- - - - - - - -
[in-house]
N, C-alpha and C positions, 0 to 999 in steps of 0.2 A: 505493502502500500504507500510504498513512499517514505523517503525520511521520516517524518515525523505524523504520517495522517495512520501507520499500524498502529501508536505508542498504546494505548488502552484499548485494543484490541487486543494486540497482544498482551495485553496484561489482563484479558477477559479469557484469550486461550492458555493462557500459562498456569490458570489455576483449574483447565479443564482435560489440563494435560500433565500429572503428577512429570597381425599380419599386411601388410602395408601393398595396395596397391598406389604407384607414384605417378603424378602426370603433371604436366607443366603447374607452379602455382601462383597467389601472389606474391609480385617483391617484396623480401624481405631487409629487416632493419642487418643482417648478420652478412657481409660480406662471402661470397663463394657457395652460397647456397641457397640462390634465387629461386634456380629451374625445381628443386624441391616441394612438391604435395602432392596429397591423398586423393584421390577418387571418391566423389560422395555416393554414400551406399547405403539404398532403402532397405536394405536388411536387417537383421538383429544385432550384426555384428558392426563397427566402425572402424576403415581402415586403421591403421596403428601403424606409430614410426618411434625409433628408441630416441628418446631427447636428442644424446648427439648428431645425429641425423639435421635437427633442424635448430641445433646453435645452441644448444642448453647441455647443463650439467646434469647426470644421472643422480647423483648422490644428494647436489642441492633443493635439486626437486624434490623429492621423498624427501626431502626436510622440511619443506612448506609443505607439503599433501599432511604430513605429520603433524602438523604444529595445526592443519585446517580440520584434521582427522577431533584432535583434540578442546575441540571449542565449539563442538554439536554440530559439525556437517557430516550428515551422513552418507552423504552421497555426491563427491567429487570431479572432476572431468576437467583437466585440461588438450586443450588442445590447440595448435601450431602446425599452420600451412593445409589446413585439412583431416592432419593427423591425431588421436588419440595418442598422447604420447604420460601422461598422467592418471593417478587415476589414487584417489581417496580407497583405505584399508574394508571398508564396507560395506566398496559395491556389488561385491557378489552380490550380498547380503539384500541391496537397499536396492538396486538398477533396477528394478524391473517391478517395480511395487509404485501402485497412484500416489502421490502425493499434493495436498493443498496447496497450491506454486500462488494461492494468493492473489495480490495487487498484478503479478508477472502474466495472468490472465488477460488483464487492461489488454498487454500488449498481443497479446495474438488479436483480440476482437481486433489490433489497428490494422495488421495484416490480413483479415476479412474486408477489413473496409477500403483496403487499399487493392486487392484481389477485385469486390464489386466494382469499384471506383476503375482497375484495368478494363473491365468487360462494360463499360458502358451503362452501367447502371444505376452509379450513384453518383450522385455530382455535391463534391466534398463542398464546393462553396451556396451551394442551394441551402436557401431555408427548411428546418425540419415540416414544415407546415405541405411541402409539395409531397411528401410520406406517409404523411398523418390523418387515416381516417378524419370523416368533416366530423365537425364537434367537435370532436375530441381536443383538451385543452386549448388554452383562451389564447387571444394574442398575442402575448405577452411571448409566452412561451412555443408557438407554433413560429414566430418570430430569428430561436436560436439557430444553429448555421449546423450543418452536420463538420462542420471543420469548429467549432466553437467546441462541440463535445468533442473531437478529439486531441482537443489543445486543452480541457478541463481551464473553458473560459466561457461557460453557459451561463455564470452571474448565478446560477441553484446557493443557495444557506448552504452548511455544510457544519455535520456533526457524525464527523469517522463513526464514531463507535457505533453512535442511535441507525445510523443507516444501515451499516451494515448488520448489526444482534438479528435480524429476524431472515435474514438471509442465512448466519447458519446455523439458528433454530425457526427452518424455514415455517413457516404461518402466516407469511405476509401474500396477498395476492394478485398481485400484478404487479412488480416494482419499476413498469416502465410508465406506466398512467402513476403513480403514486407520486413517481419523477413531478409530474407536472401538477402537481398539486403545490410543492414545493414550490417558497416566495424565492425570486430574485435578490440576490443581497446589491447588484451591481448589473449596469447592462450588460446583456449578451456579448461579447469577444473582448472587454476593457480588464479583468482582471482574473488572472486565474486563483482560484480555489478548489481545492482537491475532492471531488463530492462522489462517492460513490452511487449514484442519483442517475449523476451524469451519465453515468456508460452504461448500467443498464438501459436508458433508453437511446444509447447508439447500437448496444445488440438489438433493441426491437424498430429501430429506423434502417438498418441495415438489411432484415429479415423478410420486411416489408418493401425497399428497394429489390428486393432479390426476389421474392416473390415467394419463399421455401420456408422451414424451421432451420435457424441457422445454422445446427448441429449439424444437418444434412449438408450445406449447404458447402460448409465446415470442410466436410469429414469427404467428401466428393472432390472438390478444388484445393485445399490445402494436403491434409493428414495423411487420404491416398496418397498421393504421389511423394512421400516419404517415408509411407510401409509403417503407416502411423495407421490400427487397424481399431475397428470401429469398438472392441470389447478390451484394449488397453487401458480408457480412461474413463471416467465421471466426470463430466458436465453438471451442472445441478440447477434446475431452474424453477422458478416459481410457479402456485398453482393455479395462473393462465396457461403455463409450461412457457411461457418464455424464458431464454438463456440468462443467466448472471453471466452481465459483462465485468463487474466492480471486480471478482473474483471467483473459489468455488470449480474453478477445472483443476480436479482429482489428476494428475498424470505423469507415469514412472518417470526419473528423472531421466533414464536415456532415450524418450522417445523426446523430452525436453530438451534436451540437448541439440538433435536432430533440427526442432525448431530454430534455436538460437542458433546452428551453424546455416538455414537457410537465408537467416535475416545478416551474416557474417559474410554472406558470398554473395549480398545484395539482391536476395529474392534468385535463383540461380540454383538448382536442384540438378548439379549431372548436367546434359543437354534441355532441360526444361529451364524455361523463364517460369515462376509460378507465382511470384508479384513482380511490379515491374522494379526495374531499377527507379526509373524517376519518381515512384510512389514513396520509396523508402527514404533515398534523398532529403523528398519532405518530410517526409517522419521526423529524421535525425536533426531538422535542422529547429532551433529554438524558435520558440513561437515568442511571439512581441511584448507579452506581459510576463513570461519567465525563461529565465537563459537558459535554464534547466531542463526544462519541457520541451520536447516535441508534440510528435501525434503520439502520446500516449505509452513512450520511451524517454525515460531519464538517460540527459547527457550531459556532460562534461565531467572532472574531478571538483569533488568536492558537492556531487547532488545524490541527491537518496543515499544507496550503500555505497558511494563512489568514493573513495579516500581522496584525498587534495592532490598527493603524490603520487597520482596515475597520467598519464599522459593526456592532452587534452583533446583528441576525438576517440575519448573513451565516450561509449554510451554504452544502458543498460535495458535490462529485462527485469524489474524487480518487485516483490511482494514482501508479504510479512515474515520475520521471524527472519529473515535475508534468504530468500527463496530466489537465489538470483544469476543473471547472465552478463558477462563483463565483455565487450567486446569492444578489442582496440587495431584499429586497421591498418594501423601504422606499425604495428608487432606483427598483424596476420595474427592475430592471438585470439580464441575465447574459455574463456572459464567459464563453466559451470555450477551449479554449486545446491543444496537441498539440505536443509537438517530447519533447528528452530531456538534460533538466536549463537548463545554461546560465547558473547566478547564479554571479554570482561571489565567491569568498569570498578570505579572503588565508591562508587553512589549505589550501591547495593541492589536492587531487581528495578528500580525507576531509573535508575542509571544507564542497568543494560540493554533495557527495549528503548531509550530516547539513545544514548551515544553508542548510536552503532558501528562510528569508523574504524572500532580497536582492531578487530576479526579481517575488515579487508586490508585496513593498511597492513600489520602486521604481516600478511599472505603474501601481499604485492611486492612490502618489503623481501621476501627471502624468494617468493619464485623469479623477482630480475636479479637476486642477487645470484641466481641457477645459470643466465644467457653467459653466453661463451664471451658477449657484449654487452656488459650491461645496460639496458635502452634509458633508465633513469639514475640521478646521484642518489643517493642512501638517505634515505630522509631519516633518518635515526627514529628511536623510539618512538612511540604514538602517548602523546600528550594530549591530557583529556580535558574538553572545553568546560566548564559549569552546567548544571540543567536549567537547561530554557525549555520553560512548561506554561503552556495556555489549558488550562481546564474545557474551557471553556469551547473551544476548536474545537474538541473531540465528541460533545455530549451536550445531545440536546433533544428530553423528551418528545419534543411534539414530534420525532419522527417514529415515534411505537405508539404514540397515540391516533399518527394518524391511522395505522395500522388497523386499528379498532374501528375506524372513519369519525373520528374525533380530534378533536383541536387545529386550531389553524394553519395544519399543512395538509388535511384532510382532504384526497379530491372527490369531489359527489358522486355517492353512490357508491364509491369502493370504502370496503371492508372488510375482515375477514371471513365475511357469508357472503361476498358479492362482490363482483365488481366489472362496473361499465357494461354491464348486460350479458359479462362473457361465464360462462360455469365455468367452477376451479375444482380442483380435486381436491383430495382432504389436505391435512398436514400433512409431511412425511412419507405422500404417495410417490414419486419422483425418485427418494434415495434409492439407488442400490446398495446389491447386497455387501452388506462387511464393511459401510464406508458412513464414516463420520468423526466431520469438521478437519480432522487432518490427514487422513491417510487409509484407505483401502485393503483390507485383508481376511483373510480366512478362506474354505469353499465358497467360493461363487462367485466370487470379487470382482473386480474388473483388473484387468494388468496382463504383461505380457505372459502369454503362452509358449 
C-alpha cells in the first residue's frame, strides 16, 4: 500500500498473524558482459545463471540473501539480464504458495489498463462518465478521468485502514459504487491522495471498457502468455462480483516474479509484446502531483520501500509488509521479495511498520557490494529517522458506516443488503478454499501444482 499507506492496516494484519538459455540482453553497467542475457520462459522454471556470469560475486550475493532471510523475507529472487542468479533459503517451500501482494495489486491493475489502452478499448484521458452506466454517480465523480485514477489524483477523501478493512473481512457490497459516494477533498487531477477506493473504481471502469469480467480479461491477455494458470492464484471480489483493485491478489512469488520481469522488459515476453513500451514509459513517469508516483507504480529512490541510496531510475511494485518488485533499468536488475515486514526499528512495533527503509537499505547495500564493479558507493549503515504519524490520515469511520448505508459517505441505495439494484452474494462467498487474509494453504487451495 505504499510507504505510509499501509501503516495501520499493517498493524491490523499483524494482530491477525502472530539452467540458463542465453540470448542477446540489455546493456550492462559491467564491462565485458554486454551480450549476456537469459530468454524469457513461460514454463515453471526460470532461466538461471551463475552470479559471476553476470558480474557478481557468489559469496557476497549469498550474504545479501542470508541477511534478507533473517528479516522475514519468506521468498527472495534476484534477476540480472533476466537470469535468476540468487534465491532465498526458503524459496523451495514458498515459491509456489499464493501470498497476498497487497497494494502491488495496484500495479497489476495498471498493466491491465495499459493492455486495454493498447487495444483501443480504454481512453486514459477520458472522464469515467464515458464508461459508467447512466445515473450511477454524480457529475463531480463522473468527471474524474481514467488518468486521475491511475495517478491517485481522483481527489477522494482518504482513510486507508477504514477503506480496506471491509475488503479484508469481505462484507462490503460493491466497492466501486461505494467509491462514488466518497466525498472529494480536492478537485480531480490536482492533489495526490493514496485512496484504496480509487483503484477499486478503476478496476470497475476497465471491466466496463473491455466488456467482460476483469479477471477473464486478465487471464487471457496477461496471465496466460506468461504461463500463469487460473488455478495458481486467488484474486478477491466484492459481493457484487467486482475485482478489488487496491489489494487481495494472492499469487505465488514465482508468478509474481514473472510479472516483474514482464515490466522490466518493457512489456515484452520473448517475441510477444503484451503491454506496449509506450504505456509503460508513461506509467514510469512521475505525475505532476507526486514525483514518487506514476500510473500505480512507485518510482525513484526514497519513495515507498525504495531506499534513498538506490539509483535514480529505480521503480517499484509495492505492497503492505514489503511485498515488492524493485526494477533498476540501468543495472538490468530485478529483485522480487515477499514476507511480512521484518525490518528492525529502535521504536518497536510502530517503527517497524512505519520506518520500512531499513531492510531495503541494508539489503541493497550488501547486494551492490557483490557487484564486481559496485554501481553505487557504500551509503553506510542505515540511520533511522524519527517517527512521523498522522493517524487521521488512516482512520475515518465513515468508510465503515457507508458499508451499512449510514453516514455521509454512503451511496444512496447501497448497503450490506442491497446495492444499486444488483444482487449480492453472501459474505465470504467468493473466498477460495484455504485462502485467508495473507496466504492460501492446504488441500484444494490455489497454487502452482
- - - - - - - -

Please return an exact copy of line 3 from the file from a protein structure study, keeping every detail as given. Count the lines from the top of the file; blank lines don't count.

C-alpha cells in the first residue's frame, strides 16, 4: 500500500498473524558482459545463471540473501539480464504458495489498463462518465478521468485502514459504487491522495471498457502468455462480483516474479509484446502531483520501500509488509521479495511498520557490494529517522458506516443488503478454499501444482 499507506492496516494484519538459455540482453553497467542475457520462459522454471556470469560475486550475493532471510523475507529472487542468479533459503517451500501482494495489486491493475489502452478499448484521458452506466454517480465523480485514477489524483477523501478493512473481512457490497459516494477533498487531477477506493473504481471502469469480467480479461491477455494458470492464484471480489483493485491478489512469488520481469522488459515476453513500451514509459513517469508516483507504480529512490541510496531510475511494485518488485533499468536488475515486514526499528512495533527503509537499505547495500564493479558507493549503515504519524490520515469511520448505508459517505441505495439494484452474494462467498487474509494453504487451495 505504499510507504505510509499501509501503516495501520499493517498493524491490523499483524494482530491477525502472530539452467540458463542465453540470448542477446540489455546493456550492462559491467564491462565485458554486454551480450549476456537469459530468454524469457513461460514454463515453471526460470532461466538461471551463475552470479559471476553476470558480474557478481557468489559469496557476497549469498550474504545479501542470508541477511534478507533473517528479516522475514519468506521468498527472495534476484534477476540480472533476466537470469535468476540468487534465491532465498526458503524459496523451495514458498515459491509456489499464493501470498497476498497487497497494494502491488495496484500495479497489476495498471498493466491491465495499459493492455486495454493498447487495444483501443480504454481512453486514459477520458472522464469515467464515458464508461459508467447512466445515473450511477454524480457529475463531480463522473468527471474524474481514467488518468486521475491511475495517478491517485481522483481527489477522494482518504482513510486507508477504514477503506480496506471491509475488503479484508469481505462484507462490503460493491466497492466501486461505494467509491462514488466518497466525498472529494480536492478537485480531480490536482492533489495526490493514496485512496484504496480509487483503484477499486478503476478496476470497475476497465471491466466496463473491455466488456467482460476483469479477471477473464486478465487471464487471457496477461496471465496466460506468461504461463500463469487460473488455478495458481486467488484474486478477491466484492459481493457484487467486482475485482478489488487496491489489494487481495494472492499469487505465488514465482508468478509474481514473472510479472516483474514482464515490466522490466518493457512489456515484452520473448517475441510477444503484451503491454506496449509506450504505456509503460508513461506509467514510469512521475505525475505532476507526486514525483514518487506514476500510473500505480512507485518510482525513484526514497519513495515507498525504495531506499534513498538506490539509483535514480529505480521503480517499484509495492505492497503492505514489503511485498515488492524493485526494477533498476540501468543495472538490468530485478529483485522480487515477499514476507511480512521484518525490518528492525529502535521504536518497536510502530517503527517497524512505519520506518520500512531499513531492510531495503541494508539489503541493497550488501547486494551492490557483490557487484564486481559496485554501481553505487557504500551509503553506510542505515540511520533511522524519527517517527512521523498522522493517524487521521488512516482512520475515518465513515468508510465503515457507508458499508451499512449510514453516514455521509454512503451511496444512496447501497448497503450490506442491497446495492444499486444488483444482487449480492453472501459474505465470504467468493473466498477460495484455504485462502485467508495473507496466504492460501492446504488441500484444494490455489497454487502452482